In our time, this discussion normally turns on the possibilities of genetic engineering and human enhancement. We’re troubled by the idea that human beings, while reaching their ultimate perfection as masters of nature, will be turned themselves into manufactured objects. The dialectic of Enlightenment would then reach its foretold conclusion. The transformation of human beings from subjects into objects entails their disappearance as genuine sources of action and autonomous judgment. As the German social theorist Jürgen Habermas describes such an outcome, the participating perspective of an individual existing and developing in time would give way to the perspective of being something made.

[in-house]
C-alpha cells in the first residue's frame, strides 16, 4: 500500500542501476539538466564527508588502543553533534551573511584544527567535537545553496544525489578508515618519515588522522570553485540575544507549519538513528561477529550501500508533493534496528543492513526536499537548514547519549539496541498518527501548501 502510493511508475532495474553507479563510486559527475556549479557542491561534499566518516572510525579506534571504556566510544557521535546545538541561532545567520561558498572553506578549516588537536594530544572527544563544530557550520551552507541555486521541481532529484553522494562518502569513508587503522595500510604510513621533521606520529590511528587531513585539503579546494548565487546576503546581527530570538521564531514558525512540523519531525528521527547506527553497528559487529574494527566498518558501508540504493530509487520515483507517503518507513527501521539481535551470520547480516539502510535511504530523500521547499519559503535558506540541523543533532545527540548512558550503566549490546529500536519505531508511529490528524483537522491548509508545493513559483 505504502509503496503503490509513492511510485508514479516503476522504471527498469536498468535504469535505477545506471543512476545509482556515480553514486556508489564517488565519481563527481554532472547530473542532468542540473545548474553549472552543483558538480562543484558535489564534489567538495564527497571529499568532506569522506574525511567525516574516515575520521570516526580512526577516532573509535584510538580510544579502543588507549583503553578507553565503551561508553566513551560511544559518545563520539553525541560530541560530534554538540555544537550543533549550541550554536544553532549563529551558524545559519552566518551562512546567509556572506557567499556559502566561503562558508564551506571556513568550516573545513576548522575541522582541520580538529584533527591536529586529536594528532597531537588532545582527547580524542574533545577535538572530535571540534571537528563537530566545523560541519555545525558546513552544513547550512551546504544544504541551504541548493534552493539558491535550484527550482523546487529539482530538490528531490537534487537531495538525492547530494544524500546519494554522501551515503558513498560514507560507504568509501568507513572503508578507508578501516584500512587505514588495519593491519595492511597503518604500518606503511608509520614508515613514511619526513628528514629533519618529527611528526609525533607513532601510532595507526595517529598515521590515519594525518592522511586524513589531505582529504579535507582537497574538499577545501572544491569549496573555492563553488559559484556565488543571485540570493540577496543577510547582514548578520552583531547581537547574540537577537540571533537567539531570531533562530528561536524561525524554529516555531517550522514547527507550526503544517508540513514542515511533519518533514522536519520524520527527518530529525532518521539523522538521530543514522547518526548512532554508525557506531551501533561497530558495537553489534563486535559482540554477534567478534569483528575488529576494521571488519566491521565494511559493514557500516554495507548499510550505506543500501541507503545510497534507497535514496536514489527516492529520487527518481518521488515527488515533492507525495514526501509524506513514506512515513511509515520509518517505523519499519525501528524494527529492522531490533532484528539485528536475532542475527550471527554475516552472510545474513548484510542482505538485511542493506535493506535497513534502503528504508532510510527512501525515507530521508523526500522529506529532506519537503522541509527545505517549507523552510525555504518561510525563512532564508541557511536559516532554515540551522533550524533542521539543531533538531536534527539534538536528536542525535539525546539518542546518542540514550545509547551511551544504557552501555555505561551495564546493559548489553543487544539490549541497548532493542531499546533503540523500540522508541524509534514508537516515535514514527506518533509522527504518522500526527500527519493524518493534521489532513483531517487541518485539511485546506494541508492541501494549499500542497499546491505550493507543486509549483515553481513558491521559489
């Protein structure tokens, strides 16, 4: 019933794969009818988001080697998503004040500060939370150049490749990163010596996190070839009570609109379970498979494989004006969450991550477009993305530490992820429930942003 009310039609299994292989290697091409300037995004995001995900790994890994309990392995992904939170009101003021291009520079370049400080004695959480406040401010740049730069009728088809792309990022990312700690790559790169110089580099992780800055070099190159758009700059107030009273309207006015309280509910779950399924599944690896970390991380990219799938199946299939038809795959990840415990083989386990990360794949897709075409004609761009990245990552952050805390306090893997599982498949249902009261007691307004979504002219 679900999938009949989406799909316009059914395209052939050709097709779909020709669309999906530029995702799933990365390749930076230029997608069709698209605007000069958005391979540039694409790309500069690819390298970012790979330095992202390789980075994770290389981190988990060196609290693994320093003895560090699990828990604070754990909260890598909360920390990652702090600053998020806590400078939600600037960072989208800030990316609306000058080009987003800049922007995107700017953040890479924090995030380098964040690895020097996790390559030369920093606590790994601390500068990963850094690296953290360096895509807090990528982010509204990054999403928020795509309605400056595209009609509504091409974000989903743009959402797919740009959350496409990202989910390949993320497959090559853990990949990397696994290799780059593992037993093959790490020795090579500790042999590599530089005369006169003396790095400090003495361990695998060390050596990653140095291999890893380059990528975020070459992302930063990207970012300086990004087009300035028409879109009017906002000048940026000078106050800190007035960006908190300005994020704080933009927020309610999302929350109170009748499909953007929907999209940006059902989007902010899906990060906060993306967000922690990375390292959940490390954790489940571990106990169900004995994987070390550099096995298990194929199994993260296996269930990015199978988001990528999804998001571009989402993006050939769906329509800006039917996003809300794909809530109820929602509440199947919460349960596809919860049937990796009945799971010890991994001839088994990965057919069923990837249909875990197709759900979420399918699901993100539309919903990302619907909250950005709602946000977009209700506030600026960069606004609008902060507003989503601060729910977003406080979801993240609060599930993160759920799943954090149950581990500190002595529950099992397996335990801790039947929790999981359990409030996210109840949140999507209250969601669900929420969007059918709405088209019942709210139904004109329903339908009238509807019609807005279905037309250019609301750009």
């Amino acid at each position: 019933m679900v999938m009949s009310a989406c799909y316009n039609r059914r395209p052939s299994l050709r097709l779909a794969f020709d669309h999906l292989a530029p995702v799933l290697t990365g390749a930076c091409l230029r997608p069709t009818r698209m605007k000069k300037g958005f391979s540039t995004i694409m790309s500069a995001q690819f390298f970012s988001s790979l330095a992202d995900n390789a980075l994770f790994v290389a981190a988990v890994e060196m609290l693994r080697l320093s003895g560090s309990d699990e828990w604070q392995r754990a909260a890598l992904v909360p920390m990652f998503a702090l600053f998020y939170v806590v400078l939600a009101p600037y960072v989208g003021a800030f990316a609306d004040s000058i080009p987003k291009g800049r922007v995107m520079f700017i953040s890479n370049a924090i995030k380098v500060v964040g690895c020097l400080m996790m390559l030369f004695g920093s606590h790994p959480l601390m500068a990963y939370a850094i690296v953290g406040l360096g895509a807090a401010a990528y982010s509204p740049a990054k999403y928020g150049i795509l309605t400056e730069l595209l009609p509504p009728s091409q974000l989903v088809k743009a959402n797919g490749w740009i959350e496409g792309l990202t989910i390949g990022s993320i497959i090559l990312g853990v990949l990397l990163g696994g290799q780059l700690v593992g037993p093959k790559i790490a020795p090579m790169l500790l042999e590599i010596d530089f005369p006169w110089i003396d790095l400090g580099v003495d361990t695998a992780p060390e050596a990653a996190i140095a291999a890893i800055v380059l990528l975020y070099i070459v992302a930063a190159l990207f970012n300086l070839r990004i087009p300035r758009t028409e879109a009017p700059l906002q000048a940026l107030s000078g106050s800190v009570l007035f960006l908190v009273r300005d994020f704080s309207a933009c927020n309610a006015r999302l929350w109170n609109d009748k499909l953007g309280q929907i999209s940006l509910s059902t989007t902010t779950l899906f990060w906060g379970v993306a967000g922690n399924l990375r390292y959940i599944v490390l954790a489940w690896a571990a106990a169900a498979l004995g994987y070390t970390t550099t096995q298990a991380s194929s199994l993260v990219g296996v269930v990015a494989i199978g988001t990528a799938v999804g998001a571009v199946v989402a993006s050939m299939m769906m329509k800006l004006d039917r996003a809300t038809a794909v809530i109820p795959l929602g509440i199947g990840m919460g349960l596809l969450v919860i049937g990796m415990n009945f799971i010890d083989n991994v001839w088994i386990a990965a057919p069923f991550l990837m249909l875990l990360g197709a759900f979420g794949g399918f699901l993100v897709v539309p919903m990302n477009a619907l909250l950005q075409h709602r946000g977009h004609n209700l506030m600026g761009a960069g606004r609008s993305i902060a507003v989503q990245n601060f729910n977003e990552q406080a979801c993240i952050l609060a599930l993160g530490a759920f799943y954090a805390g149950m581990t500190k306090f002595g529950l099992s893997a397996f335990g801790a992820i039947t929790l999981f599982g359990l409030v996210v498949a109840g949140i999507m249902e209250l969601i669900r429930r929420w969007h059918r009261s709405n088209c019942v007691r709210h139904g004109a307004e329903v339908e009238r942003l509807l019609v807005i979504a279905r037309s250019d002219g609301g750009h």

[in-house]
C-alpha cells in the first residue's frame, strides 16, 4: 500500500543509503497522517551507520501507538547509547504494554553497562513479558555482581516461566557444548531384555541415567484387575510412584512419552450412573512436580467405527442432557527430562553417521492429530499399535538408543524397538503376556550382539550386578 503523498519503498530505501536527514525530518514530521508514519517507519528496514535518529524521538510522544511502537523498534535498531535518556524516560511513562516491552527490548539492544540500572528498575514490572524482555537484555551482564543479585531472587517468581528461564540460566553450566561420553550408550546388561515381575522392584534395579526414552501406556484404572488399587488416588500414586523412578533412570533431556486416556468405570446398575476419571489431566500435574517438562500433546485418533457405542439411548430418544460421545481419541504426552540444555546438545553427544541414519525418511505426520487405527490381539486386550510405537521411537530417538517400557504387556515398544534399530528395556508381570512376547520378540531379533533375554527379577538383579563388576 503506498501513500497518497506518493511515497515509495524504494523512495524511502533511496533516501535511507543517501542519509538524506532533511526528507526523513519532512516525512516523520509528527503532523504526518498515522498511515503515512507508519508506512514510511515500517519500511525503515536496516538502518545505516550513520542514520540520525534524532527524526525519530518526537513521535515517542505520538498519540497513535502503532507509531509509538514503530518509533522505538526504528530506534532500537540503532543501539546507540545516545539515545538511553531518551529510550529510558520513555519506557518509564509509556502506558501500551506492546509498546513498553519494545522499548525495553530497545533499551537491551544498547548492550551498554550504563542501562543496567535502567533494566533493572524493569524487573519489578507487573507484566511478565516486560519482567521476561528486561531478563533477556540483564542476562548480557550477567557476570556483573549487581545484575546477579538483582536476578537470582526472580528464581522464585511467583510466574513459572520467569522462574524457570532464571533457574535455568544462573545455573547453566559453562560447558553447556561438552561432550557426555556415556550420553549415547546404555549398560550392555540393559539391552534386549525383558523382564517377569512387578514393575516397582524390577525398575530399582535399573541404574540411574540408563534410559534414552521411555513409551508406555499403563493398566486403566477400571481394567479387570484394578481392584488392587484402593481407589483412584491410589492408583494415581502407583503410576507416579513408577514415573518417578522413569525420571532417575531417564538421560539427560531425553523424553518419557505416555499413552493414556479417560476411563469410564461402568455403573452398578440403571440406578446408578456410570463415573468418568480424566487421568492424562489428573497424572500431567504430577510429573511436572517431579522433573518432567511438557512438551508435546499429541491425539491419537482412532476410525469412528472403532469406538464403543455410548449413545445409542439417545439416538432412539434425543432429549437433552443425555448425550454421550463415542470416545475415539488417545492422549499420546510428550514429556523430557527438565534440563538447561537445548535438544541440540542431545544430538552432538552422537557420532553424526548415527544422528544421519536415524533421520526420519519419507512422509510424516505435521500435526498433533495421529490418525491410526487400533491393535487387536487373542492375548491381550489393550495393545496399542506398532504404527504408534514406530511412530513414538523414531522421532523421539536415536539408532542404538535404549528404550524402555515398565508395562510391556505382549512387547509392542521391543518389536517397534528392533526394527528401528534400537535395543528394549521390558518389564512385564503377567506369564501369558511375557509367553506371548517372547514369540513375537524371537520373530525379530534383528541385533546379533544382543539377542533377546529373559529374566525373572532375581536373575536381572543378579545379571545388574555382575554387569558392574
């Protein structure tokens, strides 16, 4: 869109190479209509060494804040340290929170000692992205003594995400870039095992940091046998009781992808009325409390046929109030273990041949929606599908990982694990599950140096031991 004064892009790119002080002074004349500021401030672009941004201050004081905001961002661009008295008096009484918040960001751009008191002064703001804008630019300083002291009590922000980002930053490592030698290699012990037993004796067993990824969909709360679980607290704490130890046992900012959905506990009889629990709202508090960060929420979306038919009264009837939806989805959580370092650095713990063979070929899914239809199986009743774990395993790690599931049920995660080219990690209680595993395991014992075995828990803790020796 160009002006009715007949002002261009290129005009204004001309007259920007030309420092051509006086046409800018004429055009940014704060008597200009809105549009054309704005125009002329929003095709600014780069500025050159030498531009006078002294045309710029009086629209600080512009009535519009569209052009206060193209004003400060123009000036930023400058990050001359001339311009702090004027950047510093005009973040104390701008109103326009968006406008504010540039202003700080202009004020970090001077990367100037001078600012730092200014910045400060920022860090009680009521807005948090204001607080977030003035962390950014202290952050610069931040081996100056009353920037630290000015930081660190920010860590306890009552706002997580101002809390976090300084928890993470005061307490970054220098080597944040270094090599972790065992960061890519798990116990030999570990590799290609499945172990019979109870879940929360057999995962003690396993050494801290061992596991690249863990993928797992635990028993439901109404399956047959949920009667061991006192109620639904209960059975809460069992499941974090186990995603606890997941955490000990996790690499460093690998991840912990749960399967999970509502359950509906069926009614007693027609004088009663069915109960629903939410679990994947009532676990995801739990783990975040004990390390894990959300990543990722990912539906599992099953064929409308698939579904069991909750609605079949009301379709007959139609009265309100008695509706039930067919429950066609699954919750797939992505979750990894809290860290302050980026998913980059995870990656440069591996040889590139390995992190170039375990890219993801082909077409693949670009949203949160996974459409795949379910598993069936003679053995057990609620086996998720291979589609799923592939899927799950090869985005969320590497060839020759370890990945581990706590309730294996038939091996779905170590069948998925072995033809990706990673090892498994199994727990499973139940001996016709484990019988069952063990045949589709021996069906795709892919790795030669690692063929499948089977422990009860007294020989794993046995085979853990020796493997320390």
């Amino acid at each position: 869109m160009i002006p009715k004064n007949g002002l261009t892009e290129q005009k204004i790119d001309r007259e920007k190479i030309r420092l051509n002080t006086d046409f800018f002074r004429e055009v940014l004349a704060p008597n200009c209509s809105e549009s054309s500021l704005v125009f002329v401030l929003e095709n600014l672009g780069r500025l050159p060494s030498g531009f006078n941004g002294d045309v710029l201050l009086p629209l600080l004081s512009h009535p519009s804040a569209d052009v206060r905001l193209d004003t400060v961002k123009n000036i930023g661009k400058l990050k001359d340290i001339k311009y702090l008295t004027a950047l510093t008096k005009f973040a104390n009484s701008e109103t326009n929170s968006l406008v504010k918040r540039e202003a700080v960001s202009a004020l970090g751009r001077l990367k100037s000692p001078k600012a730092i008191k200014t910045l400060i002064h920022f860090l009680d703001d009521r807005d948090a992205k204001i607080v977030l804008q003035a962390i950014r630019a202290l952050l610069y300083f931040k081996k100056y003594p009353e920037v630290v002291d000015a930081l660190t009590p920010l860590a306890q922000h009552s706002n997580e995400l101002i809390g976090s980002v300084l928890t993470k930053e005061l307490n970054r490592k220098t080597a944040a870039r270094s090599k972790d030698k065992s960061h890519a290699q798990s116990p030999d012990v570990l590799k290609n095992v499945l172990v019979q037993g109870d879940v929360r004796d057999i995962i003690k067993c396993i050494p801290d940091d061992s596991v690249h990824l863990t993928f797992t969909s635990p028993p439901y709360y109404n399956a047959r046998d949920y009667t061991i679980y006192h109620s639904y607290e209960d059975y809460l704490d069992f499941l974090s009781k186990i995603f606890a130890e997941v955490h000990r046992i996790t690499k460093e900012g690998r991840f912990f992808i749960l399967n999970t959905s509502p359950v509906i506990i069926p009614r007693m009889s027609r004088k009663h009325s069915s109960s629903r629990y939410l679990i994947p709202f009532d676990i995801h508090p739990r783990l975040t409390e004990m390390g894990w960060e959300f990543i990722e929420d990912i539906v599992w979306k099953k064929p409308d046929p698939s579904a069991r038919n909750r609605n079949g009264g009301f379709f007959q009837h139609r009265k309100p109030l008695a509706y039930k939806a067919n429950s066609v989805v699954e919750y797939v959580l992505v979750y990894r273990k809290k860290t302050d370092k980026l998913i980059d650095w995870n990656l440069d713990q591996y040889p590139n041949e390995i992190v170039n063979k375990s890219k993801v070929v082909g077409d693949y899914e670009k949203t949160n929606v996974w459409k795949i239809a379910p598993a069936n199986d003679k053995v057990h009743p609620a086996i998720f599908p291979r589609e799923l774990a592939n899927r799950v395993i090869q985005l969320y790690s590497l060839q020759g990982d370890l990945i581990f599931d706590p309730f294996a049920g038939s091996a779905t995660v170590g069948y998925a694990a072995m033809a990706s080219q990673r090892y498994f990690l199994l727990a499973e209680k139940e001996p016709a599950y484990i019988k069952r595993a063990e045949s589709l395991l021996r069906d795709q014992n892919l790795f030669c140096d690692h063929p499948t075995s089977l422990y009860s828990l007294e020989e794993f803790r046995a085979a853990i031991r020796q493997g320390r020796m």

But genetic engineering is too narrow a focus in this context. Other areas exist where the displacement of the grown by the made is arguably happening faster, and with more visible consequences. One such area is the city. It’s worth recalling that the Greeks saw the city as a living organism, a source of action and historical change—and superior to the individual in those respects. It is evident that, even under modern individualism, we remain committed to most of that understanding of cities, no matter how unconsciously. Cities, for us, have certain personalities—hard to grasp but each distinct. That explains why we feel duty-bound to preserve cities’ histories, ways of life, and urban characters, even amid rapid economic and population growth. Lenin once called the state the “machine,” and it’s true that as the state grew in size and bureaucratic impersonality, we have often reserved for the city all the human qualities that the state lacks. It is frequently the city, not the state, that becomes the object of our deepest affections and memories, our signal preferences and most treasured adventures.